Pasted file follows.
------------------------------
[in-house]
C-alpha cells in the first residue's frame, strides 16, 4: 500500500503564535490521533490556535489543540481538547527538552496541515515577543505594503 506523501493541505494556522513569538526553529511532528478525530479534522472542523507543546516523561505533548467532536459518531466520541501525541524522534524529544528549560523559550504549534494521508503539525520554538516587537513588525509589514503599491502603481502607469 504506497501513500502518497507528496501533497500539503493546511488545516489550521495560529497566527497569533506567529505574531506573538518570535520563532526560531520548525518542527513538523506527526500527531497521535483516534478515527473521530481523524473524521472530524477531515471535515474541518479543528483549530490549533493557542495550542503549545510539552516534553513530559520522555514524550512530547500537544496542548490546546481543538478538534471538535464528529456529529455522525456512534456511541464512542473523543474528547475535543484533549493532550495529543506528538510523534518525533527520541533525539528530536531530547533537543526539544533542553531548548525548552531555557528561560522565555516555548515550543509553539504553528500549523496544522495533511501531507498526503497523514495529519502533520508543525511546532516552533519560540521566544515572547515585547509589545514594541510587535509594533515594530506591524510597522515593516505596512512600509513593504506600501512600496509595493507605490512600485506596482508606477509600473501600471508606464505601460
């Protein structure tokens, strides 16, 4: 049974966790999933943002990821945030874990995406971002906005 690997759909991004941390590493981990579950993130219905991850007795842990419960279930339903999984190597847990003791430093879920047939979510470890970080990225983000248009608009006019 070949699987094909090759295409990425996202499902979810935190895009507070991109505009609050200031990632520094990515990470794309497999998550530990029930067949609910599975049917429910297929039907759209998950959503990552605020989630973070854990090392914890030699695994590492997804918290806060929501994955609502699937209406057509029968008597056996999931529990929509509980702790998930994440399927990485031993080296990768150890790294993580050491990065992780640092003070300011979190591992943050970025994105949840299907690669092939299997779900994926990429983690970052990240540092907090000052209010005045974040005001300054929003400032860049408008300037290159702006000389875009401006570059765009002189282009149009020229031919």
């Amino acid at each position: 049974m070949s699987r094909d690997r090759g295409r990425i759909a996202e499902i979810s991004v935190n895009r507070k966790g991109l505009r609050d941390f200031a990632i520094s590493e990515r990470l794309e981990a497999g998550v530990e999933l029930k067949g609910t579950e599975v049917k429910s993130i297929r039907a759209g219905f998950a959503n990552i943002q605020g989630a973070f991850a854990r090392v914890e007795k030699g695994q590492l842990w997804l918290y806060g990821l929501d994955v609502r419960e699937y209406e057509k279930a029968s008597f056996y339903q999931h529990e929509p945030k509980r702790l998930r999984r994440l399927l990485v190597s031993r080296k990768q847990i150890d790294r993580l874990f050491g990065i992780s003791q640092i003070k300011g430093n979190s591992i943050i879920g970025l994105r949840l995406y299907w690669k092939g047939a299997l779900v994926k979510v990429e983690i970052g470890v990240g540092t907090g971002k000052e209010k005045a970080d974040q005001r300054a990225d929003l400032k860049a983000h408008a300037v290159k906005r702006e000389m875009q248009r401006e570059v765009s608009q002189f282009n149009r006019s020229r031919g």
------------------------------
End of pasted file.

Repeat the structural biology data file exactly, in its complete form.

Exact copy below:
[in-house]
C-alpha cells in the first residue's frame, strides 16, 4: 500500500503564535490521533490556535489543540481538547527538552496541515515577543505594503 506523501493541505494556522513569538526553529511532528478525530479534522472542523507543546516523561505533548467532536459518531466520541501525541524522534524529544528549560523559550504549534494521508503539525520554538516587537513588525509589514503599491502603481502607469 504506497501513500502518497507528496501533497500539503493546511488545516489550521495560529497566527497569533506567529505574531506573538518570535520563532526560531520548525518542527513538523506527526500527531497521535483516534478515527473521530481523524473524521472530524477531515471535515474541518479543528483549530490549533493557542495550542503549545510539552516534553513530559520522555514524550512530547500537544496542548490546546481543538478538534471538535464528529456529529455522525456512534456511541464512542473523543474528547475535543484533549493532550495529543506528538510523534518525533527520541533525539528530536531530547533537543526539544533542553531548548525548552531555557528561560522565555516555548515550543509553539504553528500549523496544522495533511501531507498526503497523514495529519502533520508543525511546532516552533519560540521566544515572547515585547509589545514594541510587535509594533515594530506591524510597522515593516505596512512600509513593504506600501512600496509595493507605490512600485506596482508606477509600473501600471508606464505601460
């Protein structure tokens, strides 16, 4: 049974966790999933943002990821945030874990995406971002906005 690997759909991004941390590493981990579950993130219905991850007795842990419960279930339903999984190597847990003791430093879920047939979510470890970080990225983000248009608009006019 070949699987094909090759295409990425996202499902979810935190895009507070991109505009609050200031990632520094990515990470794309497999998550530990029930067949609910599975049917429910297929039907759209998950959503990552605020989630973070854990090392914890030699695994590492997804918290806060929501994955609502699937209406057509029968008597056996999931529990929509509980702790998930994440399927990485031993080296990768150890790294993580050491990065992780640092003070300011979190591992943050970025994105949840299907690669092939299997779900994926990429983690970052990240540092907090000052209010005045974040005001300054929003400032860049408008300037290159702006000389875009401006570059765009002189282009149009020229031919």
């Amino acid at each position: 049974m070949s699987r094909d690997r090759g295409r990425i759909a996202e499902i979810s991004v935190n895009r507070k966790g991109l505009r609050d941390f200031a990632i520094s590493e990515r990470l794309e981990a497999g998550v530990e999933l029930k067949g609910t579950e599975v049917k429910s993130i297929r039907a759209g219905f998950a959503n990552i943002q605020g989630a973070f991850a854990r090392v914890e007795k030699g695994q590492l842990w997804l918290y806060g990821l929501d994955v609502r419960e699937y209406e057509k279930a029968s008597f056996y339903q999931h529990e929509p945030k509980r702790l998930r999984r994440l399927l990485v190597s031993r080296k990768q847990i150890d790294r993580l874990f050491g990065i992780s003791q640092i003070k300011g430093n979190s591992i943050i879920g970025l994105r949840l995406y299907w690669k092939g047939a299997l779900v994926k979510v990429e983690i970052g470890v990240g540092t907090g971002k000052e209010k005045a970080d974040q005001r300054a990225d929003l400032k860049a983000h408008a300037v290159k906005r702006e000389m875009q248009r401006e570059v765009s608009q002189f282009n149009r006019s020229r031919g």